Yesterday marked the 50th anniversary of the U.S. Supreme Court’s decision in Abington v. Schempp, in which the practice of required Bible readings to begin the public school day was ruled unconstitutional. Then-16-year-old Ellery Schempp staged a protest of the requirement and refused to back down to school officials, ultimately filing suit over the dispute. Schempp and his family received threats but stayed with the case, ultimately a win for the religious liberty of all of us.
Writing in The Atlantic, Linda Wertheimer revisits Schempp and the school prayer issue and finds he has no regrets. She tells the great story of a recent event bringing him together with Jessica Ahlquist, the 16 year old student who filed suit over the Lord’s Prayer hanging at Cranston West High School in Rhode Island.
In April, Schempp and Ahlquist spoke to about 50 people at “50 Years: From Ellery to Jessica,” a talk sponsored by the Massachusetts Chapter of Americans United for Separation of Church and State. Before their audience at the Boston Community Church, Ahlquist and Schempp shared their war stories. He spoke about the hate mail and bullying and harassment of his siblings. Ahlquist spoke about walking with police escorts at school because of threats.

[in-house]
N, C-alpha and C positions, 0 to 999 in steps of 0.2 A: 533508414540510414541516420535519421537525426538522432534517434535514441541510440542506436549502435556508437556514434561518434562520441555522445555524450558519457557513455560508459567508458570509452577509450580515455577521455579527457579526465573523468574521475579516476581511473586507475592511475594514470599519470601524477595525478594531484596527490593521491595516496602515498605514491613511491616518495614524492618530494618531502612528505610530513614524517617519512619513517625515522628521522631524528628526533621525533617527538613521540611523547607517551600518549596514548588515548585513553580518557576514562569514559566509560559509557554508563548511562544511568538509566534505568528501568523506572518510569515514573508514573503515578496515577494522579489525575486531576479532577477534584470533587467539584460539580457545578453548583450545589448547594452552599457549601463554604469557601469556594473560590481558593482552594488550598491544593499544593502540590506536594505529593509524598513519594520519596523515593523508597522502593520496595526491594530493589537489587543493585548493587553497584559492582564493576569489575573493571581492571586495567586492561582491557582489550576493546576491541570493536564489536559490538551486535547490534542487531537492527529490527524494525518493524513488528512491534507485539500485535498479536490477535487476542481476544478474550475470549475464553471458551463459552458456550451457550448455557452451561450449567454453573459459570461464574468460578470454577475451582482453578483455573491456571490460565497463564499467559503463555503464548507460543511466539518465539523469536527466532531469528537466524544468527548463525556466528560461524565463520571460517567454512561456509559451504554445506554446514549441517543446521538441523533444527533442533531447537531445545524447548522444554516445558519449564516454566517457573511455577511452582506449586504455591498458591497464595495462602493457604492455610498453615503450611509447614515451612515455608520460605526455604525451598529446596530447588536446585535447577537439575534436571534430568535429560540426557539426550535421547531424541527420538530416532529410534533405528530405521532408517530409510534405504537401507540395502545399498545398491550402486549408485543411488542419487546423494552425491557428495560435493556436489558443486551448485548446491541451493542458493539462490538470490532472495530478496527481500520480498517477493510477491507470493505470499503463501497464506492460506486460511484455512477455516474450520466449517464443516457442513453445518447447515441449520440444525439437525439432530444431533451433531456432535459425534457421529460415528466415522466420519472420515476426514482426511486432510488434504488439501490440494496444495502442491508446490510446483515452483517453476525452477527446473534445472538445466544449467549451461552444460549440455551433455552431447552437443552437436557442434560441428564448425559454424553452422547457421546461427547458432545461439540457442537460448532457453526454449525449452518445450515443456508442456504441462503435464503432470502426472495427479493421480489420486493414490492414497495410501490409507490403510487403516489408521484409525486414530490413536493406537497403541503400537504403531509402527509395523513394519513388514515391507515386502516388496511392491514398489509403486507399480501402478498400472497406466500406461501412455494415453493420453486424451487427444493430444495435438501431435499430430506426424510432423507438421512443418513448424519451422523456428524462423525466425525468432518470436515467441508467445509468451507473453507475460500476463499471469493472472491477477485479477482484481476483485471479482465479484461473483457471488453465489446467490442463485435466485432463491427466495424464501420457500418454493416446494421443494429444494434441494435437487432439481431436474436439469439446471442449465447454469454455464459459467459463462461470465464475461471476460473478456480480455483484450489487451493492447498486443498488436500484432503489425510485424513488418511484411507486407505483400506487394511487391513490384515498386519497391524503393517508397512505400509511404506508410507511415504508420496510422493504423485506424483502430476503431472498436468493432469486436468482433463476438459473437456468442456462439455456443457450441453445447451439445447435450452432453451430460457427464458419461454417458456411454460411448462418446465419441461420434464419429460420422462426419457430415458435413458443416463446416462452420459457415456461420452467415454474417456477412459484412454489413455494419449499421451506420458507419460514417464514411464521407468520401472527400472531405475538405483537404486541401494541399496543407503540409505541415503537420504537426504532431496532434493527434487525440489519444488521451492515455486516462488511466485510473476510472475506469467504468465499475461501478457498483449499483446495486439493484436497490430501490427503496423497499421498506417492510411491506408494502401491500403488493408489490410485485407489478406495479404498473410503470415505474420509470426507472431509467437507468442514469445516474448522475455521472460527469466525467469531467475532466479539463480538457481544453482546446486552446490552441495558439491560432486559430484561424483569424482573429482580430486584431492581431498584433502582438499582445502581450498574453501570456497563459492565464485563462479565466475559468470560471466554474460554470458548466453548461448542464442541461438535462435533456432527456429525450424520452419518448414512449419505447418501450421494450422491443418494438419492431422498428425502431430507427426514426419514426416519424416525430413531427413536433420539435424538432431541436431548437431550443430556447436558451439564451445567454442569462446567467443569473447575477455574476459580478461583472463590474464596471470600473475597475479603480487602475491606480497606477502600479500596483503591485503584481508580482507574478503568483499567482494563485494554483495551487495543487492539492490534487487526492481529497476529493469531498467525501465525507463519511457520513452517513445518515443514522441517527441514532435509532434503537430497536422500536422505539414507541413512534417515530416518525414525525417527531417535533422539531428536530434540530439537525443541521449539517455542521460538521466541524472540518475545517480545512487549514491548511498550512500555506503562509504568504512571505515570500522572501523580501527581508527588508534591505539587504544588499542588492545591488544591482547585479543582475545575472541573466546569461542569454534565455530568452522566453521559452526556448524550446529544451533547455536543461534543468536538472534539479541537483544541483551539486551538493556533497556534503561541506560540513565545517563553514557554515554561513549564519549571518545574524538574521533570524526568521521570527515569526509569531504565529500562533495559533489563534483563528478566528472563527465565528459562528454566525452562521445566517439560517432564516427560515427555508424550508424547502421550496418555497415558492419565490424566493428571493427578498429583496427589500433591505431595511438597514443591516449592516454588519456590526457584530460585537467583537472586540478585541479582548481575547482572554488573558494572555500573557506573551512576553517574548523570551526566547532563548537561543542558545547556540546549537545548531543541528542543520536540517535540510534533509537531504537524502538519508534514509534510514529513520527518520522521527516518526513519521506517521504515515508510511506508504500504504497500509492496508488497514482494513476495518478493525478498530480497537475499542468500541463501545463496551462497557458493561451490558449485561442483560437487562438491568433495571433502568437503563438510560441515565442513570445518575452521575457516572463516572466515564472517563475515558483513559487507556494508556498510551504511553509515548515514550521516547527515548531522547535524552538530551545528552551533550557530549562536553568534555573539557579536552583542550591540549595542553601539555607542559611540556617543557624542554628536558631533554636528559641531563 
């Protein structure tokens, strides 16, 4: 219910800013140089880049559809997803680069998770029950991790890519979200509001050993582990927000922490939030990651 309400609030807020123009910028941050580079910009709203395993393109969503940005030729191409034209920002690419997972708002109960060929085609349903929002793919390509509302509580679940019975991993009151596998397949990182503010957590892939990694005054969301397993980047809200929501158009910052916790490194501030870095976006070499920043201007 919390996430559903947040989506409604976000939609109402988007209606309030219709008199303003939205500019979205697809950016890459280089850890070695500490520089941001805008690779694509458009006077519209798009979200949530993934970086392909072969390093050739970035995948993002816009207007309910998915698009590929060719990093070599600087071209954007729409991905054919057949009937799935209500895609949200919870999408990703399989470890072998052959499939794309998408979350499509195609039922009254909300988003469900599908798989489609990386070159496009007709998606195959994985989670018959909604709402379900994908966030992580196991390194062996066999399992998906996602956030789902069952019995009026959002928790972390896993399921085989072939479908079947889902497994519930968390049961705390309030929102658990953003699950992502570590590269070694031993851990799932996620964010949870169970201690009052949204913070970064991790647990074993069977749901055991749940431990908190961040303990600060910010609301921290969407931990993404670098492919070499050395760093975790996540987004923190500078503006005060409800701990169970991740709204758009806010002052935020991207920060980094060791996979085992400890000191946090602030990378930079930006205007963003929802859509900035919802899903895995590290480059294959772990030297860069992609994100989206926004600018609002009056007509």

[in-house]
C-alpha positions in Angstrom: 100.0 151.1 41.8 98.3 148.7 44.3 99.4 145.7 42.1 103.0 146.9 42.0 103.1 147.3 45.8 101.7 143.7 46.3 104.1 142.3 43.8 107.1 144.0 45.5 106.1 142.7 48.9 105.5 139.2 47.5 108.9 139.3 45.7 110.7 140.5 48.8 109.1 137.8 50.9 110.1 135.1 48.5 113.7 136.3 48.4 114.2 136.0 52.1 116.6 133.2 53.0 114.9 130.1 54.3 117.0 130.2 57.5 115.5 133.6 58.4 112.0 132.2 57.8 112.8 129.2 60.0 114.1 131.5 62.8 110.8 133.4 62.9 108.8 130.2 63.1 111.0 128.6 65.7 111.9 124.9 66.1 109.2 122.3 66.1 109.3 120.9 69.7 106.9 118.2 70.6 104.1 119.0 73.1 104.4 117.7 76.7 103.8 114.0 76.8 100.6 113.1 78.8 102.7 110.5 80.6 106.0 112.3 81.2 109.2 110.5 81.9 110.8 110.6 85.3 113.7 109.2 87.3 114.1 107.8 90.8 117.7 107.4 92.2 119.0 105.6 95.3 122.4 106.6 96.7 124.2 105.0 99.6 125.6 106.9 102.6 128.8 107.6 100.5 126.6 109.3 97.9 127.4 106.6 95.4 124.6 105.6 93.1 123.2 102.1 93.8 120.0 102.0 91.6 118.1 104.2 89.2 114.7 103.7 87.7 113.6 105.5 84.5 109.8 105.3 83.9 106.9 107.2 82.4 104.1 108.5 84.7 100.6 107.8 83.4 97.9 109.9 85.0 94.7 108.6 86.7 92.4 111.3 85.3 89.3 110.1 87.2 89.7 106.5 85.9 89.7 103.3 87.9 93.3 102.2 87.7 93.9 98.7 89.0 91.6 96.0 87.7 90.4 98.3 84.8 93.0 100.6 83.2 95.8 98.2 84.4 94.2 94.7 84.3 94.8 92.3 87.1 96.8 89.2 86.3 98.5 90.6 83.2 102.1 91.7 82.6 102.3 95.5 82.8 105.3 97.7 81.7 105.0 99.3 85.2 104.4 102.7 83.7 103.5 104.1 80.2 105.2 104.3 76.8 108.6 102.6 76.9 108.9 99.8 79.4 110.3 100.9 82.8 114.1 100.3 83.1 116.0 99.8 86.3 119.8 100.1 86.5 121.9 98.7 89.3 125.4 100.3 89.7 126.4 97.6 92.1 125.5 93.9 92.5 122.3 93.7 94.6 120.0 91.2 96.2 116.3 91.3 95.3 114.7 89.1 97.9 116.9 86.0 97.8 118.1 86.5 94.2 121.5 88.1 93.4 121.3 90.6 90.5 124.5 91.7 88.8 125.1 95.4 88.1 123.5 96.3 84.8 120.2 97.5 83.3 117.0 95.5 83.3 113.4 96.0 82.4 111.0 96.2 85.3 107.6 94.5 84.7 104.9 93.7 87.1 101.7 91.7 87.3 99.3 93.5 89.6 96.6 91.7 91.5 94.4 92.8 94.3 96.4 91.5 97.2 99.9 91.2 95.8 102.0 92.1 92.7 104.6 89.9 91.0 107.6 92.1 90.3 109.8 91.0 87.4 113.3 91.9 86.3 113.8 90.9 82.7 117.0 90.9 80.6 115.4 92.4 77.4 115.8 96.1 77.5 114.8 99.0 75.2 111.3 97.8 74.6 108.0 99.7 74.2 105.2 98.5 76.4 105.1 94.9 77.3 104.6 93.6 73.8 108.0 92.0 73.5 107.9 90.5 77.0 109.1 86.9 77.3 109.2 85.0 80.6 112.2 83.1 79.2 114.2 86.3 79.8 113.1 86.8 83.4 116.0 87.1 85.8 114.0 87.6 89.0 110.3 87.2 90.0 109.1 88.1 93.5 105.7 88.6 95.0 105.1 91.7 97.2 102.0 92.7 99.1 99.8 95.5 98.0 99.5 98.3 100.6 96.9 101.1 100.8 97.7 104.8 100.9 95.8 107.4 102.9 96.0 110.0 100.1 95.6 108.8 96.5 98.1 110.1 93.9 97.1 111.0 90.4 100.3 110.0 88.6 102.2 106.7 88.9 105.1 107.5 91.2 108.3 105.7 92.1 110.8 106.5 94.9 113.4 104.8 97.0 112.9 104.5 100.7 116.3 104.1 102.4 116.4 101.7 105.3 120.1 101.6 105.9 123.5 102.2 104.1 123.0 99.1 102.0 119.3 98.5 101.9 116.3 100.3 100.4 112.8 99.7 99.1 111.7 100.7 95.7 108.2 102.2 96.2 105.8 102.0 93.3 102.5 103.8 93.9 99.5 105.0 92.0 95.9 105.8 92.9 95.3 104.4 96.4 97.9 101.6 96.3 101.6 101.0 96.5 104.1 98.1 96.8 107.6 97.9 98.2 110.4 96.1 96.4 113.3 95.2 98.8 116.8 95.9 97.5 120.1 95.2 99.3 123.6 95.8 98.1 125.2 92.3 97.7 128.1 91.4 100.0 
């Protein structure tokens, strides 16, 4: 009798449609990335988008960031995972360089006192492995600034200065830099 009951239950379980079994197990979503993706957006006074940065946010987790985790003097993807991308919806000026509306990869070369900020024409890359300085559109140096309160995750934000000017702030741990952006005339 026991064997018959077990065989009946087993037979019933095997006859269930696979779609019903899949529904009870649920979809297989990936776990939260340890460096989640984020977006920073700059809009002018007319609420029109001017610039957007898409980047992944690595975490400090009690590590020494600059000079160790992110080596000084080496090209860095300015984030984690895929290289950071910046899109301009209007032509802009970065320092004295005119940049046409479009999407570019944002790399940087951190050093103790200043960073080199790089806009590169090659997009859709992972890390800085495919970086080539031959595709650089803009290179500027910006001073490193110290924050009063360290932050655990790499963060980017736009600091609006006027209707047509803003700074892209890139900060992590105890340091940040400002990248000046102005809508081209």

But the teen also said she felt like her case was not difficult to win – because Schempp and others laid the groundwork.
For those interested in the story of the Abington case, I recommend Ellery’s Protest by Stephen Solomon. It’s a beautifully written account of landmark case and the courageous people who made it happen. We still need folks like that today to stand up for religious liberty!